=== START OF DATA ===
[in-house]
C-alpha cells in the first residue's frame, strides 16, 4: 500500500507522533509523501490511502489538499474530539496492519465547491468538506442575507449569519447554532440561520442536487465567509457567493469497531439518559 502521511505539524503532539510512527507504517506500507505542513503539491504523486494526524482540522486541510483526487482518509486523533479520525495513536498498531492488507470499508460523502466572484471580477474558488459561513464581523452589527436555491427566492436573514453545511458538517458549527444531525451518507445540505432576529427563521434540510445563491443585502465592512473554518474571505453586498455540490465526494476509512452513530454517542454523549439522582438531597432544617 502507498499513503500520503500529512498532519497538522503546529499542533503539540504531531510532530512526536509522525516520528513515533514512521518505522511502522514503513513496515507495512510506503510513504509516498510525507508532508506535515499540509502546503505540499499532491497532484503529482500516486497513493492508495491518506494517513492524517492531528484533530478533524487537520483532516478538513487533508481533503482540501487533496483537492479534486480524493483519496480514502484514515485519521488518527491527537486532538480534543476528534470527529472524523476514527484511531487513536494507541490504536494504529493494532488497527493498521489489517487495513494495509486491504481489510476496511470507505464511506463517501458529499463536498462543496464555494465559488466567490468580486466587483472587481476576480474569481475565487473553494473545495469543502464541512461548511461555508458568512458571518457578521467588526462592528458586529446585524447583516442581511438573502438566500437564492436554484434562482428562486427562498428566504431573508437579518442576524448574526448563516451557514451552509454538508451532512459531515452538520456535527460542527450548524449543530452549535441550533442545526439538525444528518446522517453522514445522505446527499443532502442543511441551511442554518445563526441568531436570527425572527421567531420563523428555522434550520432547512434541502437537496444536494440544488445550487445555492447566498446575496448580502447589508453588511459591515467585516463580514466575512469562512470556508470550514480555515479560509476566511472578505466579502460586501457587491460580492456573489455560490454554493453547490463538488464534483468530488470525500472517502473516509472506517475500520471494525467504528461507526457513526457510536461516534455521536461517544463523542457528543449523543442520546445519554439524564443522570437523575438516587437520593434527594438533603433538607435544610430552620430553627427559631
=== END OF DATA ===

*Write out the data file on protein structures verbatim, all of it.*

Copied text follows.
[in-house]
C-alpha cells in the first residue's frame, strides 16, 4: 500500500507522533509523501490511502489538499474530539496492519465547491468538506442575507449569519447554532440561520442536487465567509457567493469497531439518559 502521511505539524503532539510512527507504517506500507505542513503539491504523486494526524482540522486541510483526487482518509486523533479520525495513536498498531492488507470499508460523502466572484471580477474558488459561513464581523452589527436555491427566492436573514453545511458538517458549527444531525451518507445540505432576529427563521434540510445563491443585502465592512473554518474571505453586498455540490465526494476509512452513530454517542454523549439522582438531597432544617 502507498499513503500520503500529512498532519497538522503546529499542533503539540504531531510532530512526536509522525516520528513515533514512521518505522511502522514503513513496515507495512510506503510513504509516498510525507508532508506535515499540509502546503505540499499532491497532484503529482500516486497513493492508495491518506494517513492524517492531528484533530478533524487537520483532516478538513487533508481533503482540501487533496483537492479534486480524493483519496480514502484514515485519521488518527491527537486532538480534543476528534470527529472524523476514527484511531487513536494507541490504536494504529493494532488497527493498521489489517487495513494495509486491504481489510476496511470507505464511506463517501458529499463536498462543496464555494465559488466567490468580486466587483472587481476576480474569481475565487473553494473545495469543502464541512461548511461555508458568512458571518457578521467588526462592528458586529446585524447583516442581511438573502438566500437564492436554484434562482428562486427562498428566504431573508437579518442576524448574526448563516451557514451552509454538508451532512459531515452538520456535527460542527450548524449543530452549535441550533442545526439538525444528518446522517453522514445522505446527499443532502442543511441551511442554518445563526441568531436570527425572527421567531420563523428555522434550520432547512434541502437537496444536494440544488445550487445555492447566498446575496448580502447589508453588511459591515467585516463580514466575512469562512470556508470550514480555515479560509476566511472578505466579502460586501457587491460580492456573489455560490454554493453547490463538488464534483468530488470525500472517502473516509472506517475500520471494525467504528461507526457513526457510536461516534455521536461517544463523542457528543449523543442520546445519554439524564443522570437523575438516587437520593434527594438533603433538607435544610430552620430553627427559631